The VOICE of Anglers and Hunters since 1928

Wild Pigs in Ontario


In order to help prevent wild pigs from becoming established in Ontario, the provincial government has finalized Ontario’s Strategy to Address the Threat of Invasive Wild Pigs. This strategy, which was released Oct. 19, 2021, outlines actions to be implemented by the government and partner organizations. Two key steps under this strategy, and main advocacy issues for the OFAH, list wild pigs as invasive species and phase out Eurasian wild boar farming have been completed.

Wild pigs have been listed under the Invasive Species Act as a restricted invasive species, this means that no one is permitted to allow a pig to be released into the wild in Ontario. It is also prohibited to hunt for or trap wild pigs in Ontario unless they have authorization from the Minister or are protecting their property on their land, full details can be found at here. Additionally, Eurasian wild boar farming will be phased out in Ontario by 2022. After that time, it will be illegal to possess a Eurasian wild boar in Ontario. Full details on the regulations surrounding wild pigs and Eurasian wild boars can be found at here.


If you think you’ve seen a wild pig, take a photograph, mark your location, and contact the Invading Species Hotline at 1-800-563-7711 or The Invading Species Awareness Program is a partnership between the OFAH and the MNRF to address the increasing threats posed by invasive species in Ontario.

Hunting is not the solution to the wild pig problem but hunters still have an important role to play by helping find pigs if they are present and then reporting them. To help with this we’ve created the OFAH Wild Pig Trail Camera Detection Protocol. This distills scientific research and expert advice into a handy two-page document on how to set up your trail cameras to find wild pigs. It covers everything from where to set up your camera and how to identify wild pig sign to making bait and reporting your sightings.

The OFAH is extremely concerned about wild pigs becoming established in Ontario. They have already caused widespread problems in Canada’s prairie provinces and many American states.  If the MNRF does not take immediate action, Ontario could have an extensive wild pig problem with severe financial and environmental consequences.  The OFAH is advocating for the eradication of wild pigs in Ontario.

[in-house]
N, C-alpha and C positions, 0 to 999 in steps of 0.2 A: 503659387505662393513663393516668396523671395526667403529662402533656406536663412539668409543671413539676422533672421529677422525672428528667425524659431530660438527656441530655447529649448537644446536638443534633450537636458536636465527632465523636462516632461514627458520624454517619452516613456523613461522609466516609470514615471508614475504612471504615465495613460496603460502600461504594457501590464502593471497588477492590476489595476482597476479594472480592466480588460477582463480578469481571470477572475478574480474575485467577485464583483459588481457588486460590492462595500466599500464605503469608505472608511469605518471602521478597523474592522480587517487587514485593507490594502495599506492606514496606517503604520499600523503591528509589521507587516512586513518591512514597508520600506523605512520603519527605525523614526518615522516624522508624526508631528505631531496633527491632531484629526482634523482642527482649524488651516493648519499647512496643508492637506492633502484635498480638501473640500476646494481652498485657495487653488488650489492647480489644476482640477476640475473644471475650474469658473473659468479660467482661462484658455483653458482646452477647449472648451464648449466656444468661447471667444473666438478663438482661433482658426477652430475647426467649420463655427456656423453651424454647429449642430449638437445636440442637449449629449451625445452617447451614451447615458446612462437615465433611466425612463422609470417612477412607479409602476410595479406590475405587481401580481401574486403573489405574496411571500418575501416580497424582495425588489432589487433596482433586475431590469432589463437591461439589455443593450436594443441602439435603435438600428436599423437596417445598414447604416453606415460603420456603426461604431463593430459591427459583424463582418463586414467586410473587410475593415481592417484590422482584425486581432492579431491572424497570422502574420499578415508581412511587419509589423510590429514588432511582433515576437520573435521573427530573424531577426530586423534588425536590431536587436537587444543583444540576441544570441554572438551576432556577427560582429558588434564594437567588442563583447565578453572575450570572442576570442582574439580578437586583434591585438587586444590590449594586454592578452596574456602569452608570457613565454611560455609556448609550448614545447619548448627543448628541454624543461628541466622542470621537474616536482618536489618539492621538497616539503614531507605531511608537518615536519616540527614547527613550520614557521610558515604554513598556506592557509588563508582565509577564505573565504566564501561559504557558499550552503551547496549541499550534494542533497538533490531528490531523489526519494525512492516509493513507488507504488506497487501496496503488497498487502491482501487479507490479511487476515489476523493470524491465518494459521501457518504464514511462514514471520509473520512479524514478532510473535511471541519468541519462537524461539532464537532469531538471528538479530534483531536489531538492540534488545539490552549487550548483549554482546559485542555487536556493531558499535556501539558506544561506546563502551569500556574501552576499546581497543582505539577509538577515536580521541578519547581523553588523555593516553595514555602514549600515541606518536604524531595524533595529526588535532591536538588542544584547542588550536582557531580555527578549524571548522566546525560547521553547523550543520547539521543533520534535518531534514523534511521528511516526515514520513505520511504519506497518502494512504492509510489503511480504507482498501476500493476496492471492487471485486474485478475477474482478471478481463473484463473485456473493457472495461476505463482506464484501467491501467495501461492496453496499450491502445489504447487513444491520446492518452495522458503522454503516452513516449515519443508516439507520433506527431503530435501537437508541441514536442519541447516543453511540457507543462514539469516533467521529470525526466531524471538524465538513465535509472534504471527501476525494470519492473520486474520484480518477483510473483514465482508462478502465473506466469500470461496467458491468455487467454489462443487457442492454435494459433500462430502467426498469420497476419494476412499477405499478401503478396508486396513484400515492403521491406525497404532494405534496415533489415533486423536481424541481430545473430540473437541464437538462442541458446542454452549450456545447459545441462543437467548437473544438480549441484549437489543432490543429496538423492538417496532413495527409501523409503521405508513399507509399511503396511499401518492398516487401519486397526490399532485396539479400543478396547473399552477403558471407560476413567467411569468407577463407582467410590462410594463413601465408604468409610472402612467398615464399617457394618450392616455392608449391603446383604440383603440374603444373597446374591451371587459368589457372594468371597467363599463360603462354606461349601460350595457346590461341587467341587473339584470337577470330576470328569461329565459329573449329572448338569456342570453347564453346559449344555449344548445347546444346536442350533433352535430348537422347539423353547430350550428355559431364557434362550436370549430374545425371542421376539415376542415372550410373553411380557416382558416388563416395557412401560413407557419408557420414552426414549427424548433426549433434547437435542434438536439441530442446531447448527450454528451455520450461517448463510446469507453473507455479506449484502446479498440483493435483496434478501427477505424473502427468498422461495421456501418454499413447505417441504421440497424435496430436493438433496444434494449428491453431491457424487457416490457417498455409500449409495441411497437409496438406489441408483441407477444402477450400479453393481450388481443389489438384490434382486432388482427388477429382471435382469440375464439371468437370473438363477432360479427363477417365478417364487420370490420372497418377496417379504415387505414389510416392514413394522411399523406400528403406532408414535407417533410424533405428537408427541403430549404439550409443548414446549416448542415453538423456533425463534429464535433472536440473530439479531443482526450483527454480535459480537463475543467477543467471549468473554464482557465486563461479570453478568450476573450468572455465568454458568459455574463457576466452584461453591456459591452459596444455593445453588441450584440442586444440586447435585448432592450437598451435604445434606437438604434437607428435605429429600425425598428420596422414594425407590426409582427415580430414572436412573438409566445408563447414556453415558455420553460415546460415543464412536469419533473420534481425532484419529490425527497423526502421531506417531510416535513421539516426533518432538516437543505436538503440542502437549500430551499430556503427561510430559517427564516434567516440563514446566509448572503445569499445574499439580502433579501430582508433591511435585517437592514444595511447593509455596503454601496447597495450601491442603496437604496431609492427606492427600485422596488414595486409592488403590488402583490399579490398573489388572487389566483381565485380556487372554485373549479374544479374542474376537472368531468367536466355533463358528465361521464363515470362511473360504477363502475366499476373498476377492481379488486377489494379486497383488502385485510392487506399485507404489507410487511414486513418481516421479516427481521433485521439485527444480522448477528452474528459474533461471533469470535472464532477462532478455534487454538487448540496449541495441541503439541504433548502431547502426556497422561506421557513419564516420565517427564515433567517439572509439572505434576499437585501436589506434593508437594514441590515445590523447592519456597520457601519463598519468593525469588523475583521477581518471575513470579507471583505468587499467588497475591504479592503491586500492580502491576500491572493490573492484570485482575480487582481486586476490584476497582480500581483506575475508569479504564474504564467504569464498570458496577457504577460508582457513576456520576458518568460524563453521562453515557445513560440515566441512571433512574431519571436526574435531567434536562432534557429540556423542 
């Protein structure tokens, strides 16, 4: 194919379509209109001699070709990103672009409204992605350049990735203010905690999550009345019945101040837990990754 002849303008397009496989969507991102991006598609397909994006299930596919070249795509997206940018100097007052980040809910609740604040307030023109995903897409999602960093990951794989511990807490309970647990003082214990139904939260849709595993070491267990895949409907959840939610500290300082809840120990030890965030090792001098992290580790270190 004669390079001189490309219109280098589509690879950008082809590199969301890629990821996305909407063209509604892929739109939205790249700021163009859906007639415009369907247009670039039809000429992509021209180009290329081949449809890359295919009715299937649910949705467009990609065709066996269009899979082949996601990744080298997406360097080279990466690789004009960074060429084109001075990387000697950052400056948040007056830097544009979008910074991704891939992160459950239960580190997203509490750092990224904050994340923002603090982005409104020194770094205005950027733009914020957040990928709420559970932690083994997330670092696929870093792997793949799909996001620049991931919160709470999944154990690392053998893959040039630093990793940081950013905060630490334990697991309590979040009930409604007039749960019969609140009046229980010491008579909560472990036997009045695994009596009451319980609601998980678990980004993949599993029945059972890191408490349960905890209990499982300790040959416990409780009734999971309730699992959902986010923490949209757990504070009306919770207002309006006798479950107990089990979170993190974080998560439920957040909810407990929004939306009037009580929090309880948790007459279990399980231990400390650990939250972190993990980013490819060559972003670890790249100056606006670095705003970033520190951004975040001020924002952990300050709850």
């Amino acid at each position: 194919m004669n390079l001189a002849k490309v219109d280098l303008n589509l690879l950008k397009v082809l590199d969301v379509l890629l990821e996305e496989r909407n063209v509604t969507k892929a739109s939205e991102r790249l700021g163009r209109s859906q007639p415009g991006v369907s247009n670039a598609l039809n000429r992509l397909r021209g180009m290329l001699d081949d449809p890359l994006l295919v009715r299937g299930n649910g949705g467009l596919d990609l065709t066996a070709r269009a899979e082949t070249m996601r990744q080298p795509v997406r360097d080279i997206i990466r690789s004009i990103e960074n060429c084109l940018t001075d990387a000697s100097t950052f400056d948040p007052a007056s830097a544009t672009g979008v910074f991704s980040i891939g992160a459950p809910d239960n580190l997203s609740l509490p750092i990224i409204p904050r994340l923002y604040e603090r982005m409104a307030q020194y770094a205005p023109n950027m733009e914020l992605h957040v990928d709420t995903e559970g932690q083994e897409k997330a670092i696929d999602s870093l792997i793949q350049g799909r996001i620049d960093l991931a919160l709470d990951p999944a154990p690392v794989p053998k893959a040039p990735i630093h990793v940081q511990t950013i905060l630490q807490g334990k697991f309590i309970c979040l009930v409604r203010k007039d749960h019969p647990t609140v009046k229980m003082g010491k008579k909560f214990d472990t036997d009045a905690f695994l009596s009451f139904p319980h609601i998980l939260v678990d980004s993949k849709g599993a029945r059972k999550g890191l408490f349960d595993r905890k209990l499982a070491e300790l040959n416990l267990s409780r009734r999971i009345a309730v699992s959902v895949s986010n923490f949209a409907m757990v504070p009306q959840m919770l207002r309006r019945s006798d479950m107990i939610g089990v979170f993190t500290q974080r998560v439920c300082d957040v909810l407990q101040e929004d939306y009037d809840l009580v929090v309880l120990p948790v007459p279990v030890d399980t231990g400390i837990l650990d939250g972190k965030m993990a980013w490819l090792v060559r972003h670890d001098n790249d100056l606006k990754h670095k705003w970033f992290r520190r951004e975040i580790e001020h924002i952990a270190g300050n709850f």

Read our submission to Ontario’s strategy to address the threat of Invasive Wild Pigs June 7, 2021
Read our September 2019 letter to the Minister
Read the Minister’s response to our letter
OFAH advocacy spawns action on wild pigs — written by Dr. Keith Munro, OFAH wildlife biologist

The Issue

Wild pigs (wild boar, feral domestic pigs, hybrids) are non-native to North America resulting from farm escapes and intentional releases. They are major a problem because:

  • They reproduce very quickly (sexually mature at 6 months and can have two litters per year with 4-10 piglets each time)
  • They can destroy native ecosystems (damage plant communities and invite invasive species, compete with native wildlife for food and habitat, decrease biodiversity)
  • They are expensive to control (in the US, they cost more than $1.5 billion annually to the agricultural industry through crop damage, livestock predation and damage to equipment)
  • They can spread disease (brucellosis, trichinosis, hepatitis, African Swine Fever)


The Challenge

Unfortunately, hunting is not the solution to this problem and will in fact make things much worse. Research and management experience from provinces and states that have been dealing with wild pigs for years has shown that hunters removing individual pigs has minimal effect on the population and instead breaks up groups of pigs (called sounders), scatters them across the landscape and teaches them to avoid hunters. This makes control efforts much more difficult and pigs quickly breed to replace any losses. Worse still, unscrupulous hunters in some states have purposely spread pigs in order to take advantage of open seasons in their areas.

What has been shown to work in eradicating wild pigs is identifying and eliminating the entire sounder. This takes dedicated wildlife professionals with specialized techniques such as trapping. This is what the OFAH is advocating for and the MNRF’s pilot study to figure out how to do this in Ontario is the critical first step.


What the OFAH Wants

  • A provincial reporting and monitoring system to deal with wild pigs found on the landscape
  • MNRF to respond to all reported sightings to determine appropriate action
  • All reported escaped wild pigs removed from the landscape
  • Dedicated government staff to train and deal with larger established wild pig populations (trapping, sharpshooting)
  • MNRF to be open and transparent about wild pig escapes and sightings in Ontario by reporting annually to the public


What You Can Do



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